by William H. Benson
March 3, 2011
In last Sunday’s New York Times Magazine, I read an interesting article on mental athletes, or M.A.’s for short. These individuals compete at memory games: for example, they memorize thousands of random digits in less than an hour, or large chunks of epic poetry, or the order of two decks of shuffled cards in less than two minutes. These M.A.’s compete at various levels and the winners of those eventually end up at the U.S. and the World Memory Championships.
None of them claims to possess a photographic memory: Ed Cooke, an M.A. From England, said, “Photographic memory is a detestable myth. Doesn’t exist. In fact, my memory is quite average. All of us here have average memories.”
Then, how can they memorize at such a superior level to the average person?
The answer is that they have learned to “think in more memorable ways,” and the best of these is the construction of a mental memory palace, such as “routes through town, or signs of the zodiac, or mythical creatures, or luxury homes featured in Architectural Digest, or body parts.” Then, that which they want to remember—people’s names, playing cards, lists of numbers—they convert to vivid images that they pigeonhole into specific compartments within their memory palace, in sequence.
To remember, for example, the sequence of a memorized deck of playing cards, an M.A mentally walks back through the various rooms within his memory palace and visualizes the images within each room. The image brings him back around to the point he sees in his mind a playing card.
“What distinguishes a great mnemonist is the ability to create lavish images on the fly, to paint in the mind a scene so unlike any other it cannot be forgotten. And to do it quickly.”
“The point of memory techniques is to take the kinds of memories our brains aren’t that good at holding onto and transform them into the kinds of memories our brains were built for.”
Our memories are extremely good at remembering the more exotic images: “the funnier, lewder and more bizarre, the better.” One M.A explained it this way: “When we see in everyday life things that are petty, ordinary, and banal, we generally fail to remember them. . . . But if we see or hear something exceptionally base, dishonorable, extraordinary, great, unbelievable, or laughable, that we are likely to remember for a long time.” This technique becomes more a function of creativity than of memory.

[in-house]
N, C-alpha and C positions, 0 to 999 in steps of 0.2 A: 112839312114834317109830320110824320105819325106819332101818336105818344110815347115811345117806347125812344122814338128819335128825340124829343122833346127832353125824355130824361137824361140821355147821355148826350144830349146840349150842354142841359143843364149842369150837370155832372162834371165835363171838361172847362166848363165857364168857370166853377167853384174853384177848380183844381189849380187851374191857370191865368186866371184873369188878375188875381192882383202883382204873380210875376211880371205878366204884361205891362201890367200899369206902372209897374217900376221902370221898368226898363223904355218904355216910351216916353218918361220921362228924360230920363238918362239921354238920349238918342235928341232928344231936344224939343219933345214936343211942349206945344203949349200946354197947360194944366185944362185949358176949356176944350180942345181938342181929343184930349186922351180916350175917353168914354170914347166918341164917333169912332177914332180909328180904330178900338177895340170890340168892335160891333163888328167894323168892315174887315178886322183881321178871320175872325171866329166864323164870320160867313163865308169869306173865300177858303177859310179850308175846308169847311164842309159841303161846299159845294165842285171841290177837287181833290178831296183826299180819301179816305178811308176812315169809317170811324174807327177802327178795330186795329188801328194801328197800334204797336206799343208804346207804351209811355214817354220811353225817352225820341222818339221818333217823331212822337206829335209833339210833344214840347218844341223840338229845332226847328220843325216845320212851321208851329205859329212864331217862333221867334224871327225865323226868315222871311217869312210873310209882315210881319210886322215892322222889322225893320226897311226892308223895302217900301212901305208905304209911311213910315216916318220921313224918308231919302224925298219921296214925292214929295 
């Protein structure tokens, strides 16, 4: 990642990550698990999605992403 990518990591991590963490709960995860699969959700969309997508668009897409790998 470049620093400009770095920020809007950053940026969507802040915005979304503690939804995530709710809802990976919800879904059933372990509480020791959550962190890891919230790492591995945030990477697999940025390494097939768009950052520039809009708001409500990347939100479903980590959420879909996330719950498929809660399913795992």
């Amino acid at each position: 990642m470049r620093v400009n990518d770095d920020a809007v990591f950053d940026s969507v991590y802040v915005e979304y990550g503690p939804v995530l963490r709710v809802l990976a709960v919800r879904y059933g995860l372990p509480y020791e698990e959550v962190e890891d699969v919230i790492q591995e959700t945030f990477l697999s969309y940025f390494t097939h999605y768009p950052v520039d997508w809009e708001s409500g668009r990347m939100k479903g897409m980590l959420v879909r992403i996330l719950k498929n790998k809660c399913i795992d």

Joshua Foer, the author of the article, suggested a theory: “Our hunter-gatherer ancestors needed to remember where to find food and resources and the route home and which plants were edible and which were poisonous. Those are the sorts of vital memory skills that they depended on, which probably helps explain why we are comparatively good at remembering visually and spatially.”
So taken up by the thought of competing at the national level was Joshua Foer that he trained and won and even set the new U.S record in speed cards, less than two minutes, memorizing the order of the cards in two complete decks. At one point in the training he reached a plateau in which he could not memorize more than one card every ten seconds.
To overcome this, Joshua purchased a metronome and paced himself 10 to 20% faster. He also purchased ear plugs and industrial-grade earmuffs and wore both when memorizing. “In the heat of a memory competition, there is no such thing as deaf enough,” he said. Also, he bought plastic safety goggles, spray-painted them black, poked a peek-hole through each lens, and put them on. Now that is focus! As a result of his equipment upgrade, his times required to memorize a card fell.
It is important, I think, to keep this exceptional and quite astonishing memory competition in perspective: it is designed only to win the game, and other than that, accomplishes so little. No human problem is being alleviated, no hungry child is being fed, cancer is not being vanquished, and no war is giving way to peace, but then the same is true of all forms of competition.
The best comment on memory was originated, I think, by the philosopher Nietzsche, who observed that there is a direct connection between memory and pain. In other words, we remember far better that which hurts—both physical and emotional pain—than than which pleases. Now remember that!